Russell Billiu Long served in the United States Senate from Louisiana for 38 years. Son of Louisiana governor and senator, Huey Pierce Long, and nephew of three-time Louisiana governor, Earl Kemp Long, Russell Long was elected to the U.S. Senate seven times, retiring from public office in January 1987. From the description of Russell B. Long photograph, circa 1950s. (Louisiana State University). WorldCat record id: 190570382 From the description of Russell B. Long papers, 18...
Nancy Davis Reagan (b. July 6, 1921, New York City, NY – d. March 6, 2016, Bel Air, CA) was an American film actress, and the wife of the 40th President of the United States, Ronald Reagan. She served as the First Lady of the United States from 1981 to 1989. As Nancy Davis, she was a Hollywood actress in the 1940s and 1950s. In 1952, she married Ronald Reagan; they had two children together. Reagan was the First Lady of California when her husband was Governor from 1967 to 1975, and she began...
The National Academy of Sciences, founded in Washington, D. C., in 1863, grew out of a desire for a body of scientists to give advice on scientific matters to the federal government. Joseph Henry, first Secretary of the Smithsonian, was a force behind its creation. From the description of National Academy of Sciences, 1863-1887 Records. (Unknown). WorldCat record id: 78403445 ...
Beutel was the head of the Texas Division in the 1940s for Dow Chemical Company. (This information is from the donor form.) From the description of Plat of Mount Pleasant [Mich.] property, Dow Chemical Company, showing well location, 1918. (Clarke Historical Library). WorldCat record id: 256867304 Dow Chemical Company was founded by Herbert H. Dow in 1897. Headquartered in Midland, Michigan, the company was initially founded upon a method invented by Dow for extracting bromi...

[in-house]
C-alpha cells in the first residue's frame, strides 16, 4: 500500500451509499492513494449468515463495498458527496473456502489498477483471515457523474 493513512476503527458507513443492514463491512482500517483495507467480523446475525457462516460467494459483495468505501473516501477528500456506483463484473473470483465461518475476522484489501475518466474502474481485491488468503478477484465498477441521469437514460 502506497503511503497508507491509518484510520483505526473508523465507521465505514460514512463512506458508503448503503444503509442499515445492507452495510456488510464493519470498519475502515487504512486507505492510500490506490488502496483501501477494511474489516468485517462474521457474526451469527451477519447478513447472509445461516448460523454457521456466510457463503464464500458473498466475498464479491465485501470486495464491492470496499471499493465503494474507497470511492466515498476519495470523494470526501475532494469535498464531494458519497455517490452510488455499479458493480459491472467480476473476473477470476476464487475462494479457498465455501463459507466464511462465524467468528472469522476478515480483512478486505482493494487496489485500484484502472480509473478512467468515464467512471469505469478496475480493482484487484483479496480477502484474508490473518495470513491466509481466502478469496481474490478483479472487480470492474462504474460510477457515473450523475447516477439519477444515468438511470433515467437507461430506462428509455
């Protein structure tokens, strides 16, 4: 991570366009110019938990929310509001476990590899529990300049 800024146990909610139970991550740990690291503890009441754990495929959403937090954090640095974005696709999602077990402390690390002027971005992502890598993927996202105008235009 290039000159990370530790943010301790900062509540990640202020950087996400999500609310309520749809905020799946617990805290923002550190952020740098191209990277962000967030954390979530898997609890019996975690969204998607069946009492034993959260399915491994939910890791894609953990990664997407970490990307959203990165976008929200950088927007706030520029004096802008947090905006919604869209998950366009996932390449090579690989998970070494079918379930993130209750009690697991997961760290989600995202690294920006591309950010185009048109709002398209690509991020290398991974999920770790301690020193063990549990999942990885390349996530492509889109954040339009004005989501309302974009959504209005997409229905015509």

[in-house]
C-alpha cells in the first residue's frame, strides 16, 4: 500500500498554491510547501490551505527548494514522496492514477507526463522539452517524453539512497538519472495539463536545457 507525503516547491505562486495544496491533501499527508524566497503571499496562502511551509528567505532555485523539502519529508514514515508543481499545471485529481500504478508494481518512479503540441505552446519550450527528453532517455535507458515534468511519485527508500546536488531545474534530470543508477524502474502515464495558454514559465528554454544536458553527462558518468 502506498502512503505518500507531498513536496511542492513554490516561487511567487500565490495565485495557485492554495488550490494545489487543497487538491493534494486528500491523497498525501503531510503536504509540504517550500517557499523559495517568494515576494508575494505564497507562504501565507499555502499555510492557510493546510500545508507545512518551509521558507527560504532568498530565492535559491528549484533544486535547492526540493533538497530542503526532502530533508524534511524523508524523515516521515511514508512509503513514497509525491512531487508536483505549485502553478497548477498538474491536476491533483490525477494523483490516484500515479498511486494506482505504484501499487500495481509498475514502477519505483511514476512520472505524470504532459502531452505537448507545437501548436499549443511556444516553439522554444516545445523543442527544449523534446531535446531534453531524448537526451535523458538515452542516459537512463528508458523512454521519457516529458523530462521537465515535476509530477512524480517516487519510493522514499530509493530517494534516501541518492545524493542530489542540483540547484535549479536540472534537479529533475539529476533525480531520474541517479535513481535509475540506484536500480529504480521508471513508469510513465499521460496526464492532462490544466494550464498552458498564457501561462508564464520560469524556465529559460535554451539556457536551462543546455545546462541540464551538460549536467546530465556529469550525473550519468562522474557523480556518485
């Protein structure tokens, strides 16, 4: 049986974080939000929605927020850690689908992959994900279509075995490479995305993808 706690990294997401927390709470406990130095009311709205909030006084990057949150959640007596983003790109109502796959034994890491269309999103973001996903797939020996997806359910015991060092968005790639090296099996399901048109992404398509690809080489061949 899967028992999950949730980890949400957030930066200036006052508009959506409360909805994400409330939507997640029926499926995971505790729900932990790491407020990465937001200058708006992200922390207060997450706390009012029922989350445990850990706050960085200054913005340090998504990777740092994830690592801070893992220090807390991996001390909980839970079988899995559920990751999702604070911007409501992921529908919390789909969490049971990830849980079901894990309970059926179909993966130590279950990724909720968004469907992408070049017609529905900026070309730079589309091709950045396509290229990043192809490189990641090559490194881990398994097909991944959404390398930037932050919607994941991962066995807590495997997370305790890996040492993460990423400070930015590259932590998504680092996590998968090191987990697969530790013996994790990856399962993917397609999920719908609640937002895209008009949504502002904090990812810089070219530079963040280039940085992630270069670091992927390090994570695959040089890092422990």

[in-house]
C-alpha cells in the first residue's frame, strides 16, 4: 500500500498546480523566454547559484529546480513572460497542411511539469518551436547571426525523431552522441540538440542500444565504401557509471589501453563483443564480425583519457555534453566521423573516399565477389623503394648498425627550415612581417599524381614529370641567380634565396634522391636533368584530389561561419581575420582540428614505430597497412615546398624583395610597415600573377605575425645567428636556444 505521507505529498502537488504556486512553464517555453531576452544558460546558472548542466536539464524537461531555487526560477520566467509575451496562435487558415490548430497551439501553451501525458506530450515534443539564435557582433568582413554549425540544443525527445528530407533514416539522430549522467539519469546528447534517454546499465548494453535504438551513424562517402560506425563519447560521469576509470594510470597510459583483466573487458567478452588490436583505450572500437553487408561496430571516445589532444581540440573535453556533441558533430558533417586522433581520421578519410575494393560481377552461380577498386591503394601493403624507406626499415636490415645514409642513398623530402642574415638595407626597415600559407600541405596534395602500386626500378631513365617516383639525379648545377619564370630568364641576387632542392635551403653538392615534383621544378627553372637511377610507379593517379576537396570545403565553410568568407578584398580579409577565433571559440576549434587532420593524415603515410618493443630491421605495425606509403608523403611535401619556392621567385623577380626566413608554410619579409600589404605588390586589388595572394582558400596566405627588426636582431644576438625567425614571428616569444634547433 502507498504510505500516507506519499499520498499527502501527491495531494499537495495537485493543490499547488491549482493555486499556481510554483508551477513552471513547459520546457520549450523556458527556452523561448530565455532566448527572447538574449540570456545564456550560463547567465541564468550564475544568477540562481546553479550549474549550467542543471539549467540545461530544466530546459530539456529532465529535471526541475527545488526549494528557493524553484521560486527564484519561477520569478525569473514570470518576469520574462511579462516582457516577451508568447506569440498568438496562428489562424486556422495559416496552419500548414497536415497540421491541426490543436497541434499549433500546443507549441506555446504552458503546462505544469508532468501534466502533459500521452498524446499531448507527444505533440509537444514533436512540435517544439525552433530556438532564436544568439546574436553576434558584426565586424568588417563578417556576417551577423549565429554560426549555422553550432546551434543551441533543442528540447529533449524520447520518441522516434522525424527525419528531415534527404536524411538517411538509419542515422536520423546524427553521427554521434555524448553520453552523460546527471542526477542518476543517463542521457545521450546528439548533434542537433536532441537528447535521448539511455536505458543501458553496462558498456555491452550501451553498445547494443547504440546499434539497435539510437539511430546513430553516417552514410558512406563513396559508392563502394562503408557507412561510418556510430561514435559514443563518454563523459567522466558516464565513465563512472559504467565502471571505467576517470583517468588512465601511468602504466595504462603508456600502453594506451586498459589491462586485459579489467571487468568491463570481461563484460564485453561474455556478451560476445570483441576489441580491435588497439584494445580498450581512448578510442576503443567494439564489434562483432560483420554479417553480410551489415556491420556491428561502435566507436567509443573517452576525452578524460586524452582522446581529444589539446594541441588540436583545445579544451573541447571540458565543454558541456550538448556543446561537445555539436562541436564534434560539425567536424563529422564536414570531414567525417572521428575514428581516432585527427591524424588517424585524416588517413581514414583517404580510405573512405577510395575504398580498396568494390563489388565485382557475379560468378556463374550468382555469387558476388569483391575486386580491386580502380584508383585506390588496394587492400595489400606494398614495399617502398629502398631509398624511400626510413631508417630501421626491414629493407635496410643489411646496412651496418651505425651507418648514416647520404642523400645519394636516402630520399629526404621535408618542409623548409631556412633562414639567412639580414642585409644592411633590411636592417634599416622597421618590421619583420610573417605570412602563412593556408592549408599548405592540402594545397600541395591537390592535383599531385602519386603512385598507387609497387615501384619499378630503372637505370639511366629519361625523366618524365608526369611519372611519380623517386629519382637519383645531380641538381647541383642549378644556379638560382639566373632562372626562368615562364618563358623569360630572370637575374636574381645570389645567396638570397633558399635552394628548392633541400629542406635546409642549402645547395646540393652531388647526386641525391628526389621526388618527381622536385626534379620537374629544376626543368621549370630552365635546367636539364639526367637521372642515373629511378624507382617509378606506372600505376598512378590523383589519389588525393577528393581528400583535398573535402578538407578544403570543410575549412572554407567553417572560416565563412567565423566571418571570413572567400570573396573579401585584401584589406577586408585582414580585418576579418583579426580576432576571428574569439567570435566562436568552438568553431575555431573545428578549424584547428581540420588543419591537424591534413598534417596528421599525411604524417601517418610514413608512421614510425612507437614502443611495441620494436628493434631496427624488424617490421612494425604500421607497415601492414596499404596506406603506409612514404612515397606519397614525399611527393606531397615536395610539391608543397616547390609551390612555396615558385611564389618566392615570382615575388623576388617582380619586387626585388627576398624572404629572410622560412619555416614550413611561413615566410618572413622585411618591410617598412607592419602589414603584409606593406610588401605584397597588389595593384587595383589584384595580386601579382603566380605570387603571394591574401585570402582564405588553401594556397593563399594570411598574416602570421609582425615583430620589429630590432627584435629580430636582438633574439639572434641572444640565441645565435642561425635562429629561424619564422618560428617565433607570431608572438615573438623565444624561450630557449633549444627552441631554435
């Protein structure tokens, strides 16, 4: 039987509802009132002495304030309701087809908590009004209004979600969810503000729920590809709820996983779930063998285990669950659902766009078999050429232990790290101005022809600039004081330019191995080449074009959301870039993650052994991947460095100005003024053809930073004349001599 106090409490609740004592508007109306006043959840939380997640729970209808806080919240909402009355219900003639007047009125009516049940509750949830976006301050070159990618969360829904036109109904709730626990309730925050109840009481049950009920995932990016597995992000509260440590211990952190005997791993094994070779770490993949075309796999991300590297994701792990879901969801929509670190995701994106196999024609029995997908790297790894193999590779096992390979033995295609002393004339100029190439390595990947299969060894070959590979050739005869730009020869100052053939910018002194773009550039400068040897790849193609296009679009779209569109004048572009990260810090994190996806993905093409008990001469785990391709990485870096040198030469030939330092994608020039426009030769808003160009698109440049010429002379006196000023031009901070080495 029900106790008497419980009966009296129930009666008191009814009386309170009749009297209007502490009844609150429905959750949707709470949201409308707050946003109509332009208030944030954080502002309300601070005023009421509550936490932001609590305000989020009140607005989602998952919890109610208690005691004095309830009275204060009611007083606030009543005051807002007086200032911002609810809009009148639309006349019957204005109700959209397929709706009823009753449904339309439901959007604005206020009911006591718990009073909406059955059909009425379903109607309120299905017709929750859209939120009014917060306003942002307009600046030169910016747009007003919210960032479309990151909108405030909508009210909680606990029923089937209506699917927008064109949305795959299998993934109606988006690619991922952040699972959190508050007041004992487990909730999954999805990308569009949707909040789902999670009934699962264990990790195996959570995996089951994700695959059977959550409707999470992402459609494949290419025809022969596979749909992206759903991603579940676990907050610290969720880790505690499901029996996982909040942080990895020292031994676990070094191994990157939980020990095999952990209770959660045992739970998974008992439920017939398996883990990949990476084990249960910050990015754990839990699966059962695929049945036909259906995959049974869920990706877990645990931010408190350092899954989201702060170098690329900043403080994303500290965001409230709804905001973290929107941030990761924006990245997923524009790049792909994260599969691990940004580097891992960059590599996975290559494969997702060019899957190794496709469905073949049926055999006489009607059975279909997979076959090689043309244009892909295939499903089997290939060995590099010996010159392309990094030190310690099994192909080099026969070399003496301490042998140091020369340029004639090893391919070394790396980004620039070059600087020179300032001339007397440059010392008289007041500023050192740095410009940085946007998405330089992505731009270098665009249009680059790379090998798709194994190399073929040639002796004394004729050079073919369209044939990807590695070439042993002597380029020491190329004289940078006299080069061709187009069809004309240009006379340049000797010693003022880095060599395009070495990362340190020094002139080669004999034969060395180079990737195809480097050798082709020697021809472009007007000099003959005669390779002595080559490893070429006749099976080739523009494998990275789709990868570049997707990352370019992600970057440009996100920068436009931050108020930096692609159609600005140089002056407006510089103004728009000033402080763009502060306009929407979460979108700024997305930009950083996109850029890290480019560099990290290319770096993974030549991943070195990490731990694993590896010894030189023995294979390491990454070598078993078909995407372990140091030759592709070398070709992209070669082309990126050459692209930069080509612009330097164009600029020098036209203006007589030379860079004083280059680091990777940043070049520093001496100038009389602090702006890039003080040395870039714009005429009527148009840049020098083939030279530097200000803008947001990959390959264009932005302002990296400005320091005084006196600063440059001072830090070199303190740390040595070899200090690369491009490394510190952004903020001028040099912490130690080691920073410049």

Research chemist and chief executive officer of E.I. du Pont de Nemours & Company. Edward Graham Jefferson was born in London on July 15, 1921, and received his Ph. D. from King's College of the University of London. He emigrated to the United States in 1951 and began his career with DuPont, where his rise was relatively rapid. He was assistant director of the Research & Development Division (1964-1966), director of the Fluorocarbon Division (1966-1969), assistan...
Ronald Wilson Reagan (1911-2004) was the 40th President of the United States and served two terms in office from 1981 to 1989. He was born on February 6, 1911, in Tampico, Illinois, the second son of Nelle Wilson and John Edward ("Jack") Reagan. His father nicknamed him "Dutch" as a baby. In 1920 the family resettled in Dixon, Illinois. In 1928 Reagan graduated from Dixon High School, where he had been student body president, an actor in school plays, and a student athlete. He partici...
Senator. From the description of Reminiscences of Charles Harting Percy : oral history, 1970. (Columbia University In the City of New York). WorldCat record id: 86147380 Epithet: US senator British Library Archives and Manuscripts Catalogue : Person : Description : ark:/81055/vdc_100000000561.0x000067 ...
George Herbert Walker Bush (1924-2018) was Vice President of the United States from 1981 to 1989 and the 41st President of the United States from 1989 to 1992. He was born on June 12, 1924, in Milton, Massachusetts, to Dorothy Walker Bush and Prescott Bush (who was a Republican Senator from Connecticut from 1952 to 1962). He graduated from Phillips Academy, Andover, Massachusetts on his 18th birthday, June 12, 1942. That same day, he enlisted in the U.S. Navy as a Seaman 2nd Class. Receiving ...
Opened in 1938 as the Delaware Art Center, Wilmington, Del.; name changed to Delaware Art Museum in 1970. From the description of Delaware Art Center records, 1942-1950. (Historical Society of Delaware). WorldCat record id: 70978041 ...